ANALYSIS

We note that our discussion of the law of Quebec, Canada is based in part on an opinion we received from the Library of Congress.  

A claimant is entitled to spousal benefits under Title II of the Act if, among other things, he or she is the spouse of an insured individual who is entitled to old-age or disability benefits. To be eligible for spousal benefits, the claimant must also show that he or she: (1) has been married to the insured individual for at least one year, shares a natural child with the insured, or is entitled to certain benefits in the month before the marriage; (2) has filed an application for spousal benefits; (3) has attained aged 62 or has in his or her care a child entitled to child’s benefits; and (4) is either not entitled to old-age or disability benefits, or is entitled to such benefits based on a primary insurance amount which is less than one-half of the spouse’s primary insurance amount.  See 42 U.S.C. § 402(b)(c); 20 C.F.R. § 404.330.  As we have not been asked to provide an opinion on whether Claimant meets these additional requirements, our opinion will focus on whether the claimant is the NH’s spouse.

   See 42 U.S.C. §§ 402(c), 416(a)(1); 20 C.F.R. § 404.330.  The claimant bears the burden of proving that he or she is in a valid marital relationship with the insured and is therefore the insured’s spouse.  See 20 C.F.R §§ 20 C.F.R. §§ 404.345, 404.704, 404.723, 404.725.  In determining the claimant’s relationship as the insured’s spouse, the agency looks to the law of the state where the insured had a permanent home at the time the claimant applied for benefits.  See 42 U.S.C.§ 416(h)(1)(A)(i).  If the insured was not domiciled in any state, the agency applies the law of the District of Columbia.  See 42 U.S.C. § 416(h)(1)(A)(i); 20 C.F.R. § 404.345; POMS GN 00210.006(B)(2).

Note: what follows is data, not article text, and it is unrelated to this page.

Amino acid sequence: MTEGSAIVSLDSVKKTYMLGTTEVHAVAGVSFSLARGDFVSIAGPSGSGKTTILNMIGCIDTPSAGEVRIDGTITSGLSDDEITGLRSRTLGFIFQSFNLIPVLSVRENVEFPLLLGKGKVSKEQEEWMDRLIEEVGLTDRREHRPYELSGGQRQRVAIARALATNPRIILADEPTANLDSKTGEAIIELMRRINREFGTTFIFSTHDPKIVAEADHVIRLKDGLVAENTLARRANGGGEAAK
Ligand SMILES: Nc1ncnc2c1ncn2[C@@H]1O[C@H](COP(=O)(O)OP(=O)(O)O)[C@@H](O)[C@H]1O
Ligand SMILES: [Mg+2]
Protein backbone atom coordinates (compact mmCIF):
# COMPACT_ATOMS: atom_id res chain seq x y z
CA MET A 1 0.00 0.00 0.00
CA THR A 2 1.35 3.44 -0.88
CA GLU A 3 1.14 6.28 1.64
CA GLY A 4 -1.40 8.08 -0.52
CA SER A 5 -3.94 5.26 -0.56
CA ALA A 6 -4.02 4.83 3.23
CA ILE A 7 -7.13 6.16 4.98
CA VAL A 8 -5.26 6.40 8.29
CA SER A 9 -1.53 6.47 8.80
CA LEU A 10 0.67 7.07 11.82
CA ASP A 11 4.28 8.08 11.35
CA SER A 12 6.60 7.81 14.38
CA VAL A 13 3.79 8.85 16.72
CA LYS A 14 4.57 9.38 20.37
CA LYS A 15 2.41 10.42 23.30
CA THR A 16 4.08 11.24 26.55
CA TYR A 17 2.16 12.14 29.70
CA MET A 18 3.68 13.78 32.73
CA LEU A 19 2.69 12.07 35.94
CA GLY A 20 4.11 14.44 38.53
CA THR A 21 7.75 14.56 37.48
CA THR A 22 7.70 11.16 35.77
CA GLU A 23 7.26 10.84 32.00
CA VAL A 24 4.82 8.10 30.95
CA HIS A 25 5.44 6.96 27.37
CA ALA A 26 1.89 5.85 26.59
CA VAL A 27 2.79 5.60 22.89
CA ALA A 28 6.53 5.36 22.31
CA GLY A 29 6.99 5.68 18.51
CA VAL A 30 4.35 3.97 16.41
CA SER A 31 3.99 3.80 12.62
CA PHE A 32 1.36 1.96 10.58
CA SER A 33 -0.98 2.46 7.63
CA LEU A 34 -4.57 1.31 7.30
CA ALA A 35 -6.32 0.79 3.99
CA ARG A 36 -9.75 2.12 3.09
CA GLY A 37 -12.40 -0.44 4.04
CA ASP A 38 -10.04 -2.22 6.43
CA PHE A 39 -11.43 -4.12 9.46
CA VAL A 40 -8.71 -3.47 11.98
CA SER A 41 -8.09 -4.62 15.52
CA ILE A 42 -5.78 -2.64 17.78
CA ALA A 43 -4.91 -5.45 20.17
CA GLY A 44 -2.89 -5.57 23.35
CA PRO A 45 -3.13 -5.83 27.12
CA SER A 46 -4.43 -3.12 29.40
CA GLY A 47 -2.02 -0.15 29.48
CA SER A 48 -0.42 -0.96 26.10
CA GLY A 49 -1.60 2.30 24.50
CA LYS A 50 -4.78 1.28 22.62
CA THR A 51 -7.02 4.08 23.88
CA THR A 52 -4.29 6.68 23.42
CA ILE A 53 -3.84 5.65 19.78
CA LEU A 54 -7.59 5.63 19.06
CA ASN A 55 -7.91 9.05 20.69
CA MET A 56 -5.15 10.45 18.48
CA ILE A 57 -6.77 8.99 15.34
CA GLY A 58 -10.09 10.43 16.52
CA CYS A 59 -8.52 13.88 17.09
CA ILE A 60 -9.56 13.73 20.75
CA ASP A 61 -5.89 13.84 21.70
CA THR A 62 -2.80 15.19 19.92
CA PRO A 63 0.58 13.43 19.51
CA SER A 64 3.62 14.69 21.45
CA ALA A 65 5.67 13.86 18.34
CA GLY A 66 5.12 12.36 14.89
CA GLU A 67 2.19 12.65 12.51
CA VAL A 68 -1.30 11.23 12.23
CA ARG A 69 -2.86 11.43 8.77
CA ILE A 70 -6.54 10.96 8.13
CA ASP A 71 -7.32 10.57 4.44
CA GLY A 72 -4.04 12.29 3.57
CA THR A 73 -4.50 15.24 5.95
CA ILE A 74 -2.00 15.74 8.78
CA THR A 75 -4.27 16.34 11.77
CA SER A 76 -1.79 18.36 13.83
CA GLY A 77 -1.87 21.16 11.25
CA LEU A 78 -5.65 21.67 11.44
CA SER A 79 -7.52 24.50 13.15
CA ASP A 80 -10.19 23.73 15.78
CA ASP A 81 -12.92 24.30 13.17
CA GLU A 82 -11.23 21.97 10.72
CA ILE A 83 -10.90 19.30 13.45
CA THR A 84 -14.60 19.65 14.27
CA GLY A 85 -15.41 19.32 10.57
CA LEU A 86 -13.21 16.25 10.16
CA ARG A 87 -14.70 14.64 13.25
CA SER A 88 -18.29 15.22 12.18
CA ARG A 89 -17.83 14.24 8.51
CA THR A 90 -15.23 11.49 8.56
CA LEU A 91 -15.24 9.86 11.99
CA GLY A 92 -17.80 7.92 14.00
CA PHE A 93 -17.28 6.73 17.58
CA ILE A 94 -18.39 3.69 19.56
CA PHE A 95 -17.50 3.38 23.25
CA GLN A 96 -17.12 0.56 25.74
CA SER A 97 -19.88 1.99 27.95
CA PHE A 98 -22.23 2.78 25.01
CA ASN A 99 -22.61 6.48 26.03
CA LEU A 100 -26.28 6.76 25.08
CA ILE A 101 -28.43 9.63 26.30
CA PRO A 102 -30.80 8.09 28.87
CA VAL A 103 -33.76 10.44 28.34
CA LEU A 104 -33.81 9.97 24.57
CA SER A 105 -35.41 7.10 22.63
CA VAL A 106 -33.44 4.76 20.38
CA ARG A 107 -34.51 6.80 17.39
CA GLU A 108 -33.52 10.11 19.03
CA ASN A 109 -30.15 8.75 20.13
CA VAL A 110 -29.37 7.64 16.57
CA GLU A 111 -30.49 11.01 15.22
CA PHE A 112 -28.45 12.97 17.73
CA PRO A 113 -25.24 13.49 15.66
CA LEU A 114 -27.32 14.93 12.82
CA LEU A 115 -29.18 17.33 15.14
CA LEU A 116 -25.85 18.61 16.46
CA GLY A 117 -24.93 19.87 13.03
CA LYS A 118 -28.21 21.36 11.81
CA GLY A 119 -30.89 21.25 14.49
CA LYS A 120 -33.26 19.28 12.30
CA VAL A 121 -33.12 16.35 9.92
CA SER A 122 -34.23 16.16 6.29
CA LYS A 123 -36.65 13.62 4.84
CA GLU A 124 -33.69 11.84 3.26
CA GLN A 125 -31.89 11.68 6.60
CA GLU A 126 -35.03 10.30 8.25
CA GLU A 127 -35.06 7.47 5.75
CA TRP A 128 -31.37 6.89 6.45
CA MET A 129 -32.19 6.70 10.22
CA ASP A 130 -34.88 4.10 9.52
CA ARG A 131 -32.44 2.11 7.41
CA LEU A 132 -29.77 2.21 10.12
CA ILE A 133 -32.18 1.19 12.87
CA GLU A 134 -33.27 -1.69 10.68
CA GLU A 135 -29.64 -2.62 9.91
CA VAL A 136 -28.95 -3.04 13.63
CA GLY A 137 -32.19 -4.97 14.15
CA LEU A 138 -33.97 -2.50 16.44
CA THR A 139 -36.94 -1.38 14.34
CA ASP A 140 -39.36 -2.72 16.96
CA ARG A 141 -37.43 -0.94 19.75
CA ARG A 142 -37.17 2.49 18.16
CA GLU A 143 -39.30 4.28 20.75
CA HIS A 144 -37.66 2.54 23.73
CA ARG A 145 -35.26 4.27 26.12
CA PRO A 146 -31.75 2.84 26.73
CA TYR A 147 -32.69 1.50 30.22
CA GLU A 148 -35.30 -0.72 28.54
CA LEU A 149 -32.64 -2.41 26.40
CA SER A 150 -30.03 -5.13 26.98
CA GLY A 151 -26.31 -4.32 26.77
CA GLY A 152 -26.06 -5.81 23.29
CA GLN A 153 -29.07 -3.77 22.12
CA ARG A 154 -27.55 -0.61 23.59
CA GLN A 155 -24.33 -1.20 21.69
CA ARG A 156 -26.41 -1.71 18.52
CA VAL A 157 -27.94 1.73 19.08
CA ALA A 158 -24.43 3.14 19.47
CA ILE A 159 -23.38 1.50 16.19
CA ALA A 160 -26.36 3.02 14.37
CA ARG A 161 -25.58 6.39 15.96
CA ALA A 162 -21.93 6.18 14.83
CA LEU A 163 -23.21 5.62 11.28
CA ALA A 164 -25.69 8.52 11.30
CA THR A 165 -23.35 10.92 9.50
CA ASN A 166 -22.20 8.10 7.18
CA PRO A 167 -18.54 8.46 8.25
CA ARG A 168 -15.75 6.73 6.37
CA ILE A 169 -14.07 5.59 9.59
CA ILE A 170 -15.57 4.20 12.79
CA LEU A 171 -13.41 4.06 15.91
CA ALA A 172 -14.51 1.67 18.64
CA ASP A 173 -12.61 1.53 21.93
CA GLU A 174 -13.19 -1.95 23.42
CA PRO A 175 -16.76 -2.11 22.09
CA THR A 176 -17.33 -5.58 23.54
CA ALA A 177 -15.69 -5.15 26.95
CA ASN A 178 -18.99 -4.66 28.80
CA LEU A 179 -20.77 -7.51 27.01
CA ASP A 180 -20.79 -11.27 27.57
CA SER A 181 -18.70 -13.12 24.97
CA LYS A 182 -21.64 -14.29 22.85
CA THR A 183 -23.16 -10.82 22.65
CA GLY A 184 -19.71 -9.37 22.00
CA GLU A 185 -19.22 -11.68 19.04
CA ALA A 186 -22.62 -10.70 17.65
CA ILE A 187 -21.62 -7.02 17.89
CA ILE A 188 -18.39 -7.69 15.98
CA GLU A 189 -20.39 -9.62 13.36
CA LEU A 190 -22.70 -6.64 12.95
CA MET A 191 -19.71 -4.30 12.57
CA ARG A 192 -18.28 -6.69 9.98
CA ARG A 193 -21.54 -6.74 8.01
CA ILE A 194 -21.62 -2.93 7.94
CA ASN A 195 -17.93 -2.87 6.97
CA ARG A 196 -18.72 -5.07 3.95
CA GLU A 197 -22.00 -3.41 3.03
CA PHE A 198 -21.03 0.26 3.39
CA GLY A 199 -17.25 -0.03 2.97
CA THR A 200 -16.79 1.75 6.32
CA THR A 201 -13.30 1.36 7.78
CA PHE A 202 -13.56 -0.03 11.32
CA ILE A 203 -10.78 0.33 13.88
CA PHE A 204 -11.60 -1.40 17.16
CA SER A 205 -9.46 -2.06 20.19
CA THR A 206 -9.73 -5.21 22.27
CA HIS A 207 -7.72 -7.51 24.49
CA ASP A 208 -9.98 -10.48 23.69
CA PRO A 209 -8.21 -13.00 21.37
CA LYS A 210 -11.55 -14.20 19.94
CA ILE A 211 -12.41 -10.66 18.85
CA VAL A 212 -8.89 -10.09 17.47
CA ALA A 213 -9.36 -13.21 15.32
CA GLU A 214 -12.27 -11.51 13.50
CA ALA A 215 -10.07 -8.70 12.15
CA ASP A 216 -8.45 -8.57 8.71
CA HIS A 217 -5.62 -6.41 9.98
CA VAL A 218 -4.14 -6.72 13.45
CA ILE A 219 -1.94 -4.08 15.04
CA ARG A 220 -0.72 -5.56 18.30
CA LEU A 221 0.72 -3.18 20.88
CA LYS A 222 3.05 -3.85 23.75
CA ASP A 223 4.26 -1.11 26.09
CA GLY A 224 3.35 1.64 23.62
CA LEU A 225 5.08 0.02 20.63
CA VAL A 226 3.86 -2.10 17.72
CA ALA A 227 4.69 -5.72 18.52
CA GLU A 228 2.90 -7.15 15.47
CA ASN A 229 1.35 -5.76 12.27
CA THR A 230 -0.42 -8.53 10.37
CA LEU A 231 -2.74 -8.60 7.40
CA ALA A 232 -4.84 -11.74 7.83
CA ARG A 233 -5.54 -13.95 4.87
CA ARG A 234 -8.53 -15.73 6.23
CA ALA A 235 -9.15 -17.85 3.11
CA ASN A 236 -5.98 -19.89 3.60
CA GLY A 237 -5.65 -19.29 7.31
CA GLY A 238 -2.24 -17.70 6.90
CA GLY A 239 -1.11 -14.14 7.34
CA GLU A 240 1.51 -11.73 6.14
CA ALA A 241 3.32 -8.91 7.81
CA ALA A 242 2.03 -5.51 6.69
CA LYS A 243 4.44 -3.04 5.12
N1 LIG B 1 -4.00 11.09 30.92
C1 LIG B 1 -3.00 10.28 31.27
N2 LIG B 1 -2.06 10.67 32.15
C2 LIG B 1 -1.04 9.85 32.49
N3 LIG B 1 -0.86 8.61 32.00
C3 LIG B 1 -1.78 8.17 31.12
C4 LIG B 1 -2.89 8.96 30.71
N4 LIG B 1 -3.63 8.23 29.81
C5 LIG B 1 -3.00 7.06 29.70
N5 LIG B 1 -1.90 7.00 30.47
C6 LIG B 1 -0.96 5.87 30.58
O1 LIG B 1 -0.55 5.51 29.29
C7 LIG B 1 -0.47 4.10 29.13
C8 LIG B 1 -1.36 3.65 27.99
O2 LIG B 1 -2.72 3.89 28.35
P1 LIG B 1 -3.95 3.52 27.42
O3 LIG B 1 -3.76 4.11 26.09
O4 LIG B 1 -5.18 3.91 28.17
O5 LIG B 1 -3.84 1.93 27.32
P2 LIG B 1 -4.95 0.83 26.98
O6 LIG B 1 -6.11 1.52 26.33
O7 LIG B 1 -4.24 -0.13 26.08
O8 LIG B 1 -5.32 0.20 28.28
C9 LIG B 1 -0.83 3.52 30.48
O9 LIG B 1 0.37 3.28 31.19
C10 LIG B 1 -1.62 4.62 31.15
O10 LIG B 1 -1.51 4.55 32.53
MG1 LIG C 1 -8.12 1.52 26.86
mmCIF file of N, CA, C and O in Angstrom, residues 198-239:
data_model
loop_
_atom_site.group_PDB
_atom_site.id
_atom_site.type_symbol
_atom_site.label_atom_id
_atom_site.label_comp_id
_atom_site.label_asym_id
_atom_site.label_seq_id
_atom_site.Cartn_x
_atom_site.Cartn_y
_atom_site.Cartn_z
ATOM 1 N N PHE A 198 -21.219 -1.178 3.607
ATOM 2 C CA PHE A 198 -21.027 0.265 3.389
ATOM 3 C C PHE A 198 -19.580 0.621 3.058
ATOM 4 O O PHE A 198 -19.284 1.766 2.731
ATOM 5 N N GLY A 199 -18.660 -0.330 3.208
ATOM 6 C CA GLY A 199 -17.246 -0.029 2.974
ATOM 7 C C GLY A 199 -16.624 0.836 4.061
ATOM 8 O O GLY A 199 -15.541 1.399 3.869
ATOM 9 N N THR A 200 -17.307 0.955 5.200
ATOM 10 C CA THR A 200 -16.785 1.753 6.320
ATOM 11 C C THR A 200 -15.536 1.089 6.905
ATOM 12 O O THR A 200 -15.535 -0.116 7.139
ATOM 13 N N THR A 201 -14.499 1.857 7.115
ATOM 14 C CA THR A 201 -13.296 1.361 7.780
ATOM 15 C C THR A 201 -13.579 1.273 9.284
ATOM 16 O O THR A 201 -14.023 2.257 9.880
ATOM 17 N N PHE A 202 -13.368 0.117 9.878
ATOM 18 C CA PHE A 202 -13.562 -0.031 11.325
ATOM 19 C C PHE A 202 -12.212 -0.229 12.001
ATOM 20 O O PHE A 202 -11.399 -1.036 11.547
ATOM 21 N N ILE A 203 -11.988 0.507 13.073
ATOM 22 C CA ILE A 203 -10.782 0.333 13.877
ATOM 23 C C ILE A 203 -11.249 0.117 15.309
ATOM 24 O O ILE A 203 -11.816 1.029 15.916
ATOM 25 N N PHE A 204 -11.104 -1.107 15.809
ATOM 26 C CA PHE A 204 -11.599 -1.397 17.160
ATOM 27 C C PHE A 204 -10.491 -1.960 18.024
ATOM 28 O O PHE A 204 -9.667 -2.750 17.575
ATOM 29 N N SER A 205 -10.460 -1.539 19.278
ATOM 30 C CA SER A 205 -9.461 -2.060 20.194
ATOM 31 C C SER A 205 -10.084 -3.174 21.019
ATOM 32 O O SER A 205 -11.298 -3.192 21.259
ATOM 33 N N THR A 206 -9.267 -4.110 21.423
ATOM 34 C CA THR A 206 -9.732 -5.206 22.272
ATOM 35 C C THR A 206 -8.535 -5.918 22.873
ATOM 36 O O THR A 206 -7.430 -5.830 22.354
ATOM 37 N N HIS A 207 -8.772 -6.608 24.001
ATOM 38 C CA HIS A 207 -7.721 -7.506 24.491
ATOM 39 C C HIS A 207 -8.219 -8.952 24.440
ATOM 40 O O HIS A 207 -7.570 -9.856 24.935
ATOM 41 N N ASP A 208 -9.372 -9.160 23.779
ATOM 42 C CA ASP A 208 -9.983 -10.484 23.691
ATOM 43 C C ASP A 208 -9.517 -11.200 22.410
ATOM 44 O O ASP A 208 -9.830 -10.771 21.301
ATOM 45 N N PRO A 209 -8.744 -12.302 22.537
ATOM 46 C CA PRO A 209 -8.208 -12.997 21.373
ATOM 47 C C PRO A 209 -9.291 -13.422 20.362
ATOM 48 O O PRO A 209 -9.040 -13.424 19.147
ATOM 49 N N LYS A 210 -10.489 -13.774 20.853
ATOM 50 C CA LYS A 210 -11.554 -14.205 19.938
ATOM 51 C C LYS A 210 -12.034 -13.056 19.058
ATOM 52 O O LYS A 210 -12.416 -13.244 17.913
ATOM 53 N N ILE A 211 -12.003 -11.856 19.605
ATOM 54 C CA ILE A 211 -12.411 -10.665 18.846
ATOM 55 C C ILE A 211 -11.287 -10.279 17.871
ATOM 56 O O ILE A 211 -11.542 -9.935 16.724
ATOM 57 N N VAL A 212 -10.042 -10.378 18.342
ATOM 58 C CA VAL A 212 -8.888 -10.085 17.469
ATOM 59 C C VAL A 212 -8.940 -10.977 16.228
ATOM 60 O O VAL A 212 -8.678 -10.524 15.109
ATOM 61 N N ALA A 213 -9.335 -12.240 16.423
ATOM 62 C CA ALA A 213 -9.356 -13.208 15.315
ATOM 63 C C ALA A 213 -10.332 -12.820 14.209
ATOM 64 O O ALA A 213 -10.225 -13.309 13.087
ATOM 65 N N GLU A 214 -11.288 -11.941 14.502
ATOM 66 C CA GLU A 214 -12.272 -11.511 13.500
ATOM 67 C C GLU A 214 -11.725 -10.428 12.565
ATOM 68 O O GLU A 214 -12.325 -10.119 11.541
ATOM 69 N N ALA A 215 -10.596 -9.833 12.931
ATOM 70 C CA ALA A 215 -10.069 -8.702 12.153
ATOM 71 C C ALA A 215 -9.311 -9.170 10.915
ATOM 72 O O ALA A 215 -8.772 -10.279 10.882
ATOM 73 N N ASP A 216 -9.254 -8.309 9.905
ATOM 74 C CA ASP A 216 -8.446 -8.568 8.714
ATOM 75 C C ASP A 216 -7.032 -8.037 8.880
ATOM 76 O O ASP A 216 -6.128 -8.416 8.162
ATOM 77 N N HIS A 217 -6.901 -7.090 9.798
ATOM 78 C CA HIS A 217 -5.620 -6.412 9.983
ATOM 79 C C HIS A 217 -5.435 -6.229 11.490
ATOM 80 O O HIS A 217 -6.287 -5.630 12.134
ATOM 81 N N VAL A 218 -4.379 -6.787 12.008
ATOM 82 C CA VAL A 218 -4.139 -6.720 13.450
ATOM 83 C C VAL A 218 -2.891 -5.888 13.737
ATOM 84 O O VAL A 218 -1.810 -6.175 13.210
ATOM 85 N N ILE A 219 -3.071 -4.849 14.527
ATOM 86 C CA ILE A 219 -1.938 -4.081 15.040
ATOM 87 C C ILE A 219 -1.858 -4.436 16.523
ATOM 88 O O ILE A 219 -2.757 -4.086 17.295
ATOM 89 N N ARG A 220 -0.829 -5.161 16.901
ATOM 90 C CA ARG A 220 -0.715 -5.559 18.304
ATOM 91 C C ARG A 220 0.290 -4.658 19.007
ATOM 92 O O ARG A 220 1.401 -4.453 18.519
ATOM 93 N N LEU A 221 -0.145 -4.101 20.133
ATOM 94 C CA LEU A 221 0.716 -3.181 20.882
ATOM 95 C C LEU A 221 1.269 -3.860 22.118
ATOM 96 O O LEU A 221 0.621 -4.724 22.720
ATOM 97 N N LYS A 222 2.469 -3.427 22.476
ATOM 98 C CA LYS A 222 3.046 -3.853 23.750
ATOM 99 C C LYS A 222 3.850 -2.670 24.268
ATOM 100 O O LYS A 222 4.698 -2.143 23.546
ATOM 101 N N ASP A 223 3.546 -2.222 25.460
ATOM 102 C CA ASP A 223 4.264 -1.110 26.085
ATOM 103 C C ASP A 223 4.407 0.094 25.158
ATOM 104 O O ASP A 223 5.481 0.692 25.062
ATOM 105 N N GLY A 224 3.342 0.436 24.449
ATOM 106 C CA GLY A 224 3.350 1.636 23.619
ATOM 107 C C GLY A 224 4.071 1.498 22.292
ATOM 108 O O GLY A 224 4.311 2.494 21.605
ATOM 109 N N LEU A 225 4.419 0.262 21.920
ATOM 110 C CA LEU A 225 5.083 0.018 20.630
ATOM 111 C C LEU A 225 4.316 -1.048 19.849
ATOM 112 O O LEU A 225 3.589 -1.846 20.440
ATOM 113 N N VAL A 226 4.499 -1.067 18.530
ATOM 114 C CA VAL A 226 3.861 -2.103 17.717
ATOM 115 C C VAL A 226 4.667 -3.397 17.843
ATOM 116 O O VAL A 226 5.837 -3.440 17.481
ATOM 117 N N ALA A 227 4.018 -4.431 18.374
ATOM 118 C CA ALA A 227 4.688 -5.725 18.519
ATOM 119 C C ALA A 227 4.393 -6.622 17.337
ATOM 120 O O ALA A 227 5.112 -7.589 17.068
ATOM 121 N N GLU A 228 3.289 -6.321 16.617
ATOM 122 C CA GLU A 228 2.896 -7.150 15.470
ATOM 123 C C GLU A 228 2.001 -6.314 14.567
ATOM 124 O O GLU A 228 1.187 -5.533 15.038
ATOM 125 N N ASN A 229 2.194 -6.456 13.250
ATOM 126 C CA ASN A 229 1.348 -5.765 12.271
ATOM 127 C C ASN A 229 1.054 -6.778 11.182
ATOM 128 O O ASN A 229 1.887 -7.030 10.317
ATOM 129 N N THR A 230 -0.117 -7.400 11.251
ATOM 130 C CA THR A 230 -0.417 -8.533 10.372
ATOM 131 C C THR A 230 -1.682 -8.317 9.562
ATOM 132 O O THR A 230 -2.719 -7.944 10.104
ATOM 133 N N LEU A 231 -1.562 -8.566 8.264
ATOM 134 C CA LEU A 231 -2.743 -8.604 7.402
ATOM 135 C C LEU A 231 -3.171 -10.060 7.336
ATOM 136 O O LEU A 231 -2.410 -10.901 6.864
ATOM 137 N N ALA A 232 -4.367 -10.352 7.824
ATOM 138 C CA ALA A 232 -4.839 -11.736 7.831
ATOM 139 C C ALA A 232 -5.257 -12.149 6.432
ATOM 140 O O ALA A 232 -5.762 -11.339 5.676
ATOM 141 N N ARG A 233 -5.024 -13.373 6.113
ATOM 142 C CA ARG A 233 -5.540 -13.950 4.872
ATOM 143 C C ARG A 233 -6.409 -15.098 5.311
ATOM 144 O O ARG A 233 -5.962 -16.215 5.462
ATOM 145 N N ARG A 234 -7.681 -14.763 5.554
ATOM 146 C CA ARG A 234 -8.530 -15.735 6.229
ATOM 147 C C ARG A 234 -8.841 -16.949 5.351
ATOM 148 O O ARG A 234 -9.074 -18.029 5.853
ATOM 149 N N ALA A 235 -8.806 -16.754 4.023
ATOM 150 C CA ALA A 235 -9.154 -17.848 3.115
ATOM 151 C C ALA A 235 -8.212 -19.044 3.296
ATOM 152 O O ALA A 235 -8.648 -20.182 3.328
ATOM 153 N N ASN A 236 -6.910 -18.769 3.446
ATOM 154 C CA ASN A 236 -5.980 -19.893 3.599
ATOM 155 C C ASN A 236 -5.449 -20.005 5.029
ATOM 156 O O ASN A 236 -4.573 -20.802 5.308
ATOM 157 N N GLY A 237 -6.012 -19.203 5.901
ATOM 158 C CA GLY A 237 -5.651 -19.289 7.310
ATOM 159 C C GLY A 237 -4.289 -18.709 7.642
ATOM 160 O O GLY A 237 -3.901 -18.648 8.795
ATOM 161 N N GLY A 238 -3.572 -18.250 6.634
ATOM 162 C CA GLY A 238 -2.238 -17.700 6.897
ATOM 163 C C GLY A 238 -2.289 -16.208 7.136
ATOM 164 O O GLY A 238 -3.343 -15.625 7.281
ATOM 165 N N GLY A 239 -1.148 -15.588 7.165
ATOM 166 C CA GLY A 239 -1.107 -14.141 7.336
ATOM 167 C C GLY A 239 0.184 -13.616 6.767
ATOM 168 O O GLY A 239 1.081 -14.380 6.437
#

Here, because the NH resided in Canada at the time the claimant applied for benefits, we apply District of Columbia law to determine whether they were validly married.  Under the law of the District of Columbia, the validity of a marriage is determined by the law of the jurisdiction where the marriage was entered into.  See McConnell v. McConnell, 99 F. Supp. 493, 494 (D.D.C. 1951); Carr v. Varr, 82 F. Supp. 398 (D.D.C. 1949); Gerardi v. Gerardi, 69 F. Supp. 296 (D.D.C. 1946).  The only exception is when the marriage is in violation of strong public policy of the District of Columbia.  Hitchens v. Hitchens, 47 F. Supp. 73, 74 (D.D.C. 1942).  As pertinent here, the District of Columbia began recognizing as valid same-sex marriages entered into in other jurisdictions beginning on July 7, 2009.  See Section 1287a of the Jury and Marriage Amendment Act of 2009, D.C. Code § 46-405.01 (“A marriage legally entered into in another jurisdiction between 2 persons of the same sex that is recognized as valid in that jurisdiction, that is not expressly prohibited . . . , and has not been deemed illegal . . . , shall be recognized as a marriage in the District.”).  Accordingly, the recognition of same-sex marriages performed in other jurisdictions does not appear to violate a strong public policy of the District.  We therefore consider whether the claimant’s and the NH’s marriage is valid under the law of Quebec, Canada.